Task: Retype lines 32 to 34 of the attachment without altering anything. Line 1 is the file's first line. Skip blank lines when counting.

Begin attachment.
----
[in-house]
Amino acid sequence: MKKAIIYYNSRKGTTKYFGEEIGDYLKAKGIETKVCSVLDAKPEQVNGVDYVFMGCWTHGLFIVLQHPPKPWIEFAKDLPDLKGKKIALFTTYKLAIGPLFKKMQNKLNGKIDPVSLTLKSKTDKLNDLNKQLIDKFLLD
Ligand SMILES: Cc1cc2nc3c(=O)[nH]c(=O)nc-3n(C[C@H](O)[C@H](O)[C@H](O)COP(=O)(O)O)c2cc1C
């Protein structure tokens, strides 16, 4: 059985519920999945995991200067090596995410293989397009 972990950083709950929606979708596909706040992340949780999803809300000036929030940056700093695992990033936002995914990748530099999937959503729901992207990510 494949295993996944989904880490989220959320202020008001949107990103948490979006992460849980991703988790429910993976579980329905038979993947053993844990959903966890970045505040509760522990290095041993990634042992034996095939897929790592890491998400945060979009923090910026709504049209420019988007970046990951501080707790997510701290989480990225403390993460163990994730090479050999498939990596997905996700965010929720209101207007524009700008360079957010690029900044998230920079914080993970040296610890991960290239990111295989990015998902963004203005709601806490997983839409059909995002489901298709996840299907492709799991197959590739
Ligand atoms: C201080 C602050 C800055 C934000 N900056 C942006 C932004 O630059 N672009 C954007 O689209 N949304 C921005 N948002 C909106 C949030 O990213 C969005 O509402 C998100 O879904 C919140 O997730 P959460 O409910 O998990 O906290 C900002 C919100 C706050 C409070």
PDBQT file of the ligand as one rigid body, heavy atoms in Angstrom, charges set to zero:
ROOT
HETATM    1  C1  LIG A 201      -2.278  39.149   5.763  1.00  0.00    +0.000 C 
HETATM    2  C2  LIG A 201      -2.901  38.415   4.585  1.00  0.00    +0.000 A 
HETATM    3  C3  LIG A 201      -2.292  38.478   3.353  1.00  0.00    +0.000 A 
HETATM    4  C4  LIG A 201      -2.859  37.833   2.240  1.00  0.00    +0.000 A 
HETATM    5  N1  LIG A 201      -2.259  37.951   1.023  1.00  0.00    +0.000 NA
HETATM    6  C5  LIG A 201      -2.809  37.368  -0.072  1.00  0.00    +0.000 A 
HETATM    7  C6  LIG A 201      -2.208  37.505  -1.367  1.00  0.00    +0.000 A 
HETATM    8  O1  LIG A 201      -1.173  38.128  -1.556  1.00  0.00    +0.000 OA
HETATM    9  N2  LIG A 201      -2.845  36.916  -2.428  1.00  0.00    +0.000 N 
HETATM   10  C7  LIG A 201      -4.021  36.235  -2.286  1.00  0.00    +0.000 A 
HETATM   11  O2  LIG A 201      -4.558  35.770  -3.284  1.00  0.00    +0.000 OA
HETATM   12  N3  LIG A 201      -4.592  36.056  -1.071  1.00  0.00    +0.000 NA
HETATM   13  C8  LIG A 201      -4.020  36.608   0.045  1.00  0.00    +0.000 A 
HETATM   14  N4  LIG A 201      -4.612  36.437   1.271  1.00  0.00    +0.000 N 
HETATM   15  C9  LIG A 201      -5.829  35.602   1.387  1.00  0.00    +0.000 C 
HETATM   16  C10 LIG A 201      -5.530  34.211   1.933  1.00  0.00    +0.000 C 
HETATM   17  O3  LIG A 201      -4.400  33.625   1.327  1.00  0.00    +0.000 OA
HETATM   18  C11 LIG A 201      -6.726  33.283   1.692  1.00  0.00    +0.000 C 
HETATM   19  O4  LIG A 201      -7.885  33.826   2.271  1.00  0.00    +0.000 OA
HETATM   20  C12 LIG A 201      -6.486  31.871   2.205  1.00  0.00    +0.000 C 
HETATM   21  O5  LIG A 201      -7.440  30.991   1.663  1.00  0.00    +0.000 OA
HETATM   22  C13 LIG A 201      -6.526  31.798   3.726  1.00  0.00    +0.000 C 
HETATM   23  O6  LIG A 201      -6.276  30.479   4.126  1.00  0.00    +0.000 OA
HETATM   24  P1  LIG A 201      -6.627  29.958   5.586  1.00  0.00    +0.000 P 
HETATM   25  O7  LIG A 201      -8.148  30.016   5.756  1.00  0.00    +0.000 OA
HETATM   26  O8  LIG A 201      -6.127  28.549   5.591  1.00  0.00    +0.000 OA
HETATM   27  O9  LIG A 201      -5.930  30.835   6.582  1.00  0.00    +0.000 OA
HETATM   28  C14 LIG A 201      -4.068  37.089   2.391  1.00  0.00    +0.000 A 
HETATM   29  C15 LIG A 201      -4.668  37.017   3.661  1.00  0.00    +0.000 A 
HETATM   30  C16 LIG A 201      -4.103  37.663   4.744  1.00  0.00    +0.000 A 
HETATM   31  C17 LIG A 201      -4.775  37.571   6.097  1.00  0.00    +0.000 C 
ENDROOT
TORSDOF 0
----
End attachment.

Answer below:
HETATM   25  O7  LIG A 201      -8.148  30.016   5.756  1.00  0.00    +0.000 OA
HETATM   26  O8  LIG A 201      -6.127  28.549   5.591  1.00  0.00    +0.000 OA
HETATM   27  O9  LIG A 201      -5.930  30.835   6.582  1.00  0.00    +0.000 OA